As a way to compete with the likes of Facebook and Twitter, Apple is bringing a feature called Business Chat to iOS 11. It’s a way to directly contact business via iMessage, and it will be fully baked into the system. Here’s what we know so far.
[Update: This article was originally published on June 6th, and updated on June 9th with additional information Apple released during WWDC. – Editor]
Business Chat will work across Apple’s devices like iPhone, iPad and Apple Watch, but not the Mac. Apple customers can start a conversation with a business from Safari, Maps, Spotlight, and Siri.
Competing platforms like Facebook and Twitter are already doing something similar. Facebook rolled out Messenger bots that businesses can have, along with its new M assistant. Twitter has new customer service tools like custom profiles, quick replies and its own chat bots.
Instead of looking up a business on Google and getting contact information there, Apple seems like it wants to slowly wean you off of the search giant. Business Chat will be fully integrated with Apple Pay, Calendar and iMessage. In the example Apple provided, you could ask a business for help in buying a product in iMessage, then use Apple Pay to buy it.
We’ll add to this article on Friday to address anything else Apple announces.
Apple updated its developer page with more information on Business Chat. iPhone customers using this will be able to connect directly with the business’s existing customer support center. Chat routes messages between a customer and business through a special Business Chat Server.
This is a way to add a layer of safety and security between the two parties, by using a Customer Service Platform (CSP) to exchange customer messages to the business. Businesses only need to provide a CSP layer on top of their customer contact center to integrate with Business Chat.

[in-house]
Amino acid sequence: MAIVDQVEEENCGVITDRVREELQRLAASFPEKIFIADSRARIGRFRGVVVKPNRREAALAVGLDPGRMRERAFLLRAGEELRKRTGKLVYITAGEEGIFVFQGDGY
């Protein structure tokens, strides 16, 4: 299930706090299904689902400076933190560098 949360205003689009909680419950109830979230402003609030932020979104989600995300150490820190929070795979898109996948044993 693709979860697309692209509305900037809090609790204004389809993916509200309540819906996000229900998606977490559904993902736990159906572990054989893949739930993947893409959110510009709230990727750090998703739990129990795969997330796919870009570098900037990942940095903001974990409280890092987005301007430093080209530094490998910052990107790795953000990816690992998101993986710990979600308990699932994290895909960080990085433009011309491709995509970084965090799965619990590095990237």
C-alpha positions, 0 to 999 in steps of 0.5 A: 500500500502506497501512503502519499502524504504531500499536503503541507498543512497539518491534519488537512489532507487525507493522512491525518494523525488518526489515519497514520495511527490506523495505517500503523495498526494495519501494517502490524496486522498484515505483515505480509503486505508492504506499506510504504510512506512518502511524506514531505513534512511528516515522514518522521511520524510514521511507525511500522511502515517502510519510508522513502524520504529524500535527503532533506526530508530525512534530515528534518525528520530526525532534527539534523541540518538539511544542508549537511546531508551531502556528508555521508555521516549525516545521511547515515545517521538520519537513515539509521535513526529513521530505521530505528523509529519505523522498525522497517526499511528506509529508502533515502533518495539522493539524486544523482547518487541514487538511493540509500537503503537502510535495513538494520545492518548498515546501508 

However, Business Chat isn’t without limitations. Apple’s current bot implementation makes it impossible to add new dictionaries to its system. This may limit its use for enterprise customers. Oren Ariel, CTO and cofounder of Capriza, explained:
For instance, to be effective in a corporate environment, enterprise users need to be able to understand a different set of vocabulary based on their identity, which is defined by their role in the company and the language they speak. This language can even differ internally within organizations – a salesperson would need a bot service to understand different sales acronyms, where as a marketing exec would need it to understanding marketing terms.
Business Chat is still a brand new technology, so it’s possible that Apple will update it over time to accommodate enterprise customers and their jargon. Right now the focus seems to be on consumers who can text a business for help.